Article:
Scribing panel lines
At this stage of the work I already began the ominous task of re-scribing panel lines. Mind you, this was the old Heller kit, If you opt to do the same conversion using the new Eduard Mirage III you will probably avoid most of this part. Anyway, the scribing is always much easier if done before the final assembly of the airframe. I worked on it in stages and it was eventually completed before the wings and the fuselage were mated together.
The first task on the wings was to cut off a triangular section of the upper section just above the wheel wells to allow the new resin wheel well plugs to be installed. This was a difficult task requiring maximal attention, since alignment of these pieces was very important in order to avoid using excessive amounts of putty.
Having finished the wheel bays to my satisfaction, I glued the wing halves together, puttying and sanding where necessary.
The wings were offered to the fuselage and glued step-by-step using cyanoacrylate glue for strength. With the basic airframe completed, I moved on to the underwing fuel tanks. I wanted to depict my model with the two 1,700 litre tanks. Each one was a five-piece resin assembly and cast with a low-density resin because using regular resin would make them overly heavy adding dangerously to the strain on the model’s undercarriage.
With the correctly assembled, sanded and scribed model it’s time for painting. I started off with a coat of primer to reveal any remaining blemishes. Having discovered one or two flaws, these were dealt with and then the offending spots re-primed.
The camouflage pattern is based on two greens and a brown tone known from USAF Southeast Asia schemes. I used both acrylic and enamels, as I feel equally confident with both and have a habit of picking a shade that best suits the need at hand. The colours are:
- Dark Green FS34079
- Medium Green FS34102
- Medium Brown FS30219
- White FS36622.
The nose cone was painted in matt black representing the plastic radome of the original.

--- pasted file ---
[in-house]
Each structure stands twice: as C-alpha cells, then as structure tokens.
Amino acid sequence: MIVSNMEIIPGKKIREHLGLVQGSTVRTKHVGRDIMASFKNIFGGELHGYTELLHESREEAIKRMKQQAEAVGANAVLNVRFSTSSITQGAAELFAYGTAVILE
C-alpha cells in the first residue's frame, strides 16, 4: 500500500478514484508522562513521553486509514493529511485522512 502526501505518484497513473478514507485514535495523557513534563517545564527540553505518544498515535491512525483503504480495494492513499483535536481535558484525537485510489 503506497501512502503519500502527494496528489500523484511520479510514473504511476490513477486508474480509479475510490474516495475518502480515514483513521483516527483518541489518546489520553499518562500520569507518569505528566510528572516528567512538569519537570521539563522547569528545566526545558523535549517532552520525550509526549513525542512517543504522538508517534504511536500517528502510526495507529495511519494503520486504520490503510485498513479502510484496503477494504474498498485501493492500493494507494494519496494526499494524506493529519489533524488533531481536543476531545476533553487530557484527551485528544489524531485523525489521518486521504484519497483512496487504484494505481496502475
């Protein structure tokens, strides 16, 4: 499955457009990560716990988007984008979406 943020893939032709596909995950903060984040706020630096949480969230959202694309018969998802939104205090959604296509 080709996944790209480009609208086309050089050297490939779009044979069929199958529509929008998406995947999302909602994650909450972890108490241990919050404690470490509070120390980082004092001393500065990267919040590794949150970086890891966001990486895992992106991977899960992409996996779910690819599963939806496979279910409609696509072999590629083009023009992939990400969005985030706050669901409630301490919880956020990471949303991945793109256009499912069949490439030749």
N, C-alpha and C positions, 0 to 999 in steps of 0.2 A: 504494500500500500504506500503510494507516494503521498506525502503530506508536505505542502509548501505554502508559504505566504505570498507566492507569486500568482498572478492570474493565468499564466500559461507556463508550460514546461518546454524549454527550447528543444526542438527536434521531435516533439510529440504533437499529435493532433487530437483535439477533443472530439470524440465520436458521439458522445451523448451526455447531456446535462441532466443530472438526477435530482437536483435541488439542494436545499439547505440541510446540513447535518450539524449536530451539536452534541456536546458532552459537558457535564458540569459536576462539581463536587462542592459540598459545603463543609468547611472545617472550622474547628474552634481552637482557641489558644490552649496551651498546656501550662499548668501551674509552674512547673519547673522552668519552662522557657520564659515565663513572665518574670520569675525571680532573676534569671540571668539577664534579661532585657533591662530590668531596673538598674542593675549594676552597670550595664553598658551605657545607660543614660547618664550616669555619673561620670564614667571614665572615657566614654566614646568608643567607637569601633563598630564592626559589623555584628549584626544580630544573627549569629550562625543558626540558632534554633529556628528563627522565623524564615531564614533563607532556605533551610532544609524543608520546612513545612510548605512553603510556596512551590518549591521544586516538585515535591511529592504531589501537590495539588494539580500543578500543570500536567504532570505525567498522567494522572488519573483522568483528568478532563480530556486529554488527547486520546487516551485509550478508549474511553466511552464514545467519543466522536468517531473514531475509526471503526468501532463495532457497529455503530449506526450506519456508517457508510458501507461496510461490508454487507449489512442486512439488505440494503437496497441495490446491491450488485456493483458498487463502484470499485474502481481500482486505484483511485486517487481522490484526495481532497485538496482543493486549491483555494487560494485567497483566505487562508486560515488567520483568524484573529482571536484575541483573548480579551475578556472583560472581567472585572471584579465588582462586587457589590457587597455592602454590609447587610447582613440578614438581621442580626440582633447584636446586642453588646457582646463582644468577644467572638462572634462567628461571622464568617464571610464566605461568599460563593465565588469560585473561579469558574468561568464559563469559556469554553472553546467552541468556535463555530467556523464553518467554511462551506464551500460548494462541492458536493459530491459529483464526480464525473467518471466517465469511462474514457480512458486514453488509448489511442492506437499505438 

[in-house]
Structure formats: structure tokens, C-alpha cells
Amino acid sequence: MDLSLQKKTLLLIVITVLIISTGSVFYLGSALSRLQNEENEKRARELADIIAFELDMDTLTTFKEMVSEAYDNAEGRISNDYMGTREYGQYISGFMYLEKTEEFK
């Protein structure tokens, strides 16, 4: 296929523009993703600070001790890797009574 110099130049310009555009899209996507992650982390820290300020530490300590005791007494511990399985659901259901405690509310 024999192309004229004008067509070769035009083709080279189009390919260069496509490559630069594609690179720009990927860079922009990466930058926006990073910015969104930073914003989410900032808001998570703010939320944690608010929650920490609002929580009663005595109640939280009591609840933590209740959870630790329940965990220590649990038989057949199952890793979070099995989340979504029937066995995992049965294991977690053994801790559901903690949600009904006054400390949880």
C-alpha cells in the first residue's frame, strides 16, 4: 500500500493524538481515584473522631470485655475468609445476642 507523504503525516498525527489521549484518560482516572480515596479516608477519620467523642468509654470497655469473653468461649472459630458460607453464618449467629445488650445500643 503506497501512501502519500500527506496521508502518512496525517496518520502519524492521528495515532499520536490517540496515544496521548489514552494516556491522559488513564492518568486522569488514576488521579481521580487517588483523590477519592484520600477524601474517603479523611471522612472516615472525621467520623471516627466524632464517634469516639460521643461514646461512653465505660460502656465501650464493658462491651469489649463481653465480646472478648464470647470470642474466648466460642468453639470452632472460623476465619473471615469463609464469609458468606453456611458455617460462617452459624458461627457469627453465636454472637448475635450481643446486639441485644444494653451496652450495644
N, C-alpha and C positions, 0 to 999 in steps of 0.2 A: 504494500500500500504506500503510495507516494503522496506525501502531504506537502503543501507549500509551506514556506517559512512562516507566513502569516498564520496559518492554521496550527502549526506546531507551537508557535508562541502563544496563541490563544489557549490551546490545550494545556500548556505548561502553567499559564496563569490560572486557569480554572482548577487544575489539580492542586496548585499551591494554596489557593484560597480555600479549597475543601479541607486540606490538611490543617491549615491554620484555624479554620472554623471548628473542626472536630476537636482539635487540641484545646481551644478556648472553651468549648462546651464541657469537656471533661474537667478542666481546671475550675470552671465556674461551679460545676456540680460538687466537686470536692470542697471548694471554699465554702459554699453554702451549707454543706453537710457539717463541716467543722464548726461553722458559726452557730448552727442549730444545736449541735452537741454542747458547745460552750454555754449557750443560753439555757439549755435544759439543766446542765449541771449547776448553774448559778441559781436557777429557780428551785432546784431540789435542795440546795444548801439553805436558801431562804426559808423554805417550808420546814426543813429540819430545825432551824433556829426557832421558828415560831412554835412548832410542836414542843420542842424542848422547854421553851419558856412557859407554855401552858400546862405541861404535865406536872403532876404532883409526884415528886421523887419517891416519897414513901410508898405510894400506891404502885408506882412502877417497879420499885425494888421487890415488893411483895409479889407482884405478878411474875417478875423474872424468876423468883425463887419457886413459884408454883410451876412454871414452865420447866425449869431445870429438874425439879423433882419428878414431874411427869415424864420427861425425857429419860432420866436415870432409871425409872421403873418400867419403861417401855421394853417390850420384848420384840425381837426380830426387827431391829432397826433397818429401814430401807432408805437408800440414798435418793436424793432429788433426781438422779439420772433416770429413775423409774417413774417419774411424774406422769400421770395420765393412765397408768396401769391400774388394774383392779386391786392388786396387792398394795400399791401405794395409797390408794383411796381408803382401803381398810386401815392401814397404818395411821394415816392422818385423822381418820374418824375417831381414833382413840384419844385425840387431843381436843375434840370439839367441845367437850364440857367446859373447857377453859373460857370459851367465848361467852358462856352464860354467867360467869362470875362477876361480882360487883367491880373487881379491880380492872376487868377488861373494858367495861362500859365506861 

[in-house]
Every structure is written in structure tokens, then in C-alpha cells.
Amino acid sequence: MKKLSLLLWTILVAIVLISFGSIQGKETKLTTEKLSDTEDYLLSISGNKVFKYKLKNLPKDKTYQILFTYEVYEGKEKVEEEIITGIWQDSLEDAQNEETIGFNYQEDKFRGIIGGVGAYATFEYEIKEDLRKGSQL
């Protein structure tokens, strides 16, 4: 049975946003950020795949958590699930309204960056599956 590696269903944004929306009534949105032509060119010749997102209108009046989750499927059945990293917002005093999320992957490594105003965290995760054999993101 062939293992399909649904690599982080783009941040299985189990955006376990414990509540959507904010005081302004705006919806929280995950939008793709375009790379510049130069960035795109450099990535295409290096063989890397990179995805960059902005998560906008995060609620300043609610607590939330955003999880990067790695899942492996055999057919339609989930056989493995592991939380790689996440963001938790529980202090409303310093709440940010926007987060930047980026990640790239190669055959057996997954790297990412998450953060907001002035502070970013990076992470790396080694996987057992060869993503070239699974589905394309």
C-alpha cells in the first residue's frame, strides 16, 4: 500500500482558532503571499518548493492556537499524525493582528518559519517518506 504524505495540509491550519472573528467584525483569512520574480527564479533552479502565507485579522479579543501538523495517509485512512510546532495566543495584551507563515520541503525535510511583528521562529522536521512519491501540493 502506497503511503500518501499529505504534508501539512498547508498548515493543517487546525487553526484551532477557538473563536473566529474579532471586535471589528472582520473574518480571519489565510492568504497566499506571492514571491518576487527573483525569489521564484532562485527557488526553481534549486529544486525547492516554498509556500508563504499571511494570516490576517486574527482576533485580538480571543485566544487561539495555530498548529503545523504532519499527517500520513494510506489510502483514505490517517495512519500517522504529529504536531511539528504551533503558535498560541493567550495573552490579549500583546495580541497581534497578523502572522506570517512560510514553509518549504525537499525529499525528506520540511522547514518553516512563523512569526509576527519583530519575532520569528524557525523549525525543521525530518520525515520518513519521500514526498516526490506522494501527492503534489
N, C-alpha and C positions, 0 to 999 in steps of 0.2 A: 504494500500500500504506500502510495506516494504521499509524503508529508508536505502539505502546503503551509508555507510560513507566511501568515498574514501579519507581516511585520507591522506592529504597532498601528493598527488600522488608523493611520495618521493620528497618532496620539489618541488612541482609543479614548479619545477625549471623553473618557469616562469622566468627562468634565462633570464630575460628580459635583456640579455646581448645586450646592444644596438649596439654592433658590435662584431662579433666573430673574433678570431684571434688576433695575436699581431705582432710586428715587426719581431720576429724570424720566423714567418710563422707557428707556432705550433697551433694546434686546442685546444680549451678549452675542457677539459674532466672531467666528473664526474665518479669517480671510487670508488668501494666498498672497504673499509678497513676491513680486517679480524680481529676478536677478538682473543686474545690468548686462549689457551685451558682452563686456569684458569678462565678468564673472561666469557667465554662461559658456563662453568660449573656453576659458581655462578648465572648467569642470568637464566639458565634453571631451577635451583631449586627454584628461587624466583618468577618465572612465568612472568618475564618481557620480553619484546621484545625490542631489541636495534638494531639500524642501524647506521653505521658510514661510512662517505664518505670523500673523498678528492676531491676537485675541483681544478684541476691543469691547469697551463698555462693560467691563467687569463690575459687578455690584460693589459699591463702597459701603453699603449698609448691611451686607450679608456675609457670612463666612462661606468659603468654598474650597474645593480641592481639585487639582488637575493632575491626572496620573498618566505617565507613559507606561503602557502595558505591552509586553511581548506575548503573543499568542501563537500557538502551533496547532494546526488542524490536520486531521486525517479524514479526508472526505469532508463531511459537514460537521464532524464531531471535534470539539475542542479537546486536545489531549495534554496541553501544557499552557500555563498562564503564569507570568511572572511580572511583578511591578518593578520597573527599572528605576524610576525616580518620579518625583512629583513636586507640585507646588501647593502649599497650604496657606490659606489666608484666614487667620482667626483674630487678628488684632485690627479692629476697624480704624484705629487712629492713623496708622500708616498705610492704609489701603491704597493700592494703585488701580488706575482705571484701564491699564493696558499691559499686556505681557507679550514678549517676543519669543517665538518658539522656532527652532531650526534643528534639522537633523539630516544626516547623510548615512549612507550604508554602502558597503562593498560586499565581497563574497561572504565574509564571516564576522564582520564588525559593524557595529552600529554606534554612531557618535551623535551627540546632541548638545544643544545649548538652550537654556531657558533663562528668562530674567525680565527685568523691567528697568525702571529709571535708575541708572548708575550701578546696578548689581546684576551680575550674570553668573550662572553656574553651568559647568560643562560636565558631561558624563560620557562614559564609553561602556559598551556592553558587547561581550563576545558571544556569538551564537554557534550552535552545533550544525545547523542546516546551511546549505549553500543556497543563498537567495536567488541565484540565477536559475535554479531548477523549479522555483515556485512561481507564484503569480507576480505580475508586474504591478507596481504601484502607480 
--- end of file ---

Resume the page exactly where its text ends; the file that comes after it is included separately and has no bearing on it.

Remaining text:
The decals were combined from several sets of Aerocalcas and other Mirage-related sheets.
With the decals in place and sealed, I applied weathering to the airframe. All surfaces were washed with brown gouache for a moderately ”aged” look. Then I used pastels to simulate footprints on walkways, oil and liquid streaks and so on.
The yellow wing stripes were applied only on top of all the weathering, since they were freshly-painted operational markings on the real aircraft, too. Applied for the Falklands campaign, the stripes on the wings and the empennage were 1 meter in width, and were painted on fixed surfaces only, ending with the elevon hinge line. I paid special attention to the selection of the yellow shade to obtain convincing yet not exaggerated contrast between the old of the camouflage and the new of the yellow panel.
The undercarriage legs were detailed with copper wire for hydraulic and electrical lines. Some parts like the retraction jacks were resin replacement parts.
The pitot tube was made from a hypodermic needle, turned on a lathe for a correct conical shape.
I also added some accessories such as the boarding ladder which I have soldered from copper wire.
I’d like to thank Luis Gómez, Roberto Ferraris, Guillermo Sentis, Diego Hoff. Guillermo Gebel, Alejandro Serra of Escuadrilla 6 De Caza, and to all those that contributed with data and photos for the accomplishment of this project.
- IAI Dagger & Finger, Colección Fuerza Aérea Argentina Nº1, Jorge Núñez Padín.
- Halcones Sobre Malvinas, Ediciones del Cruzamante, Cáp. Pablo Marcos Carballo.
- Argentine Air Forces in the Falklands Conflict, Warbirds Illustrated No. 45, Salvador Mafé Huertas & Jesús Romero Briasco.
This article was originally published in IPMS Stockholms Magazine in October 2004.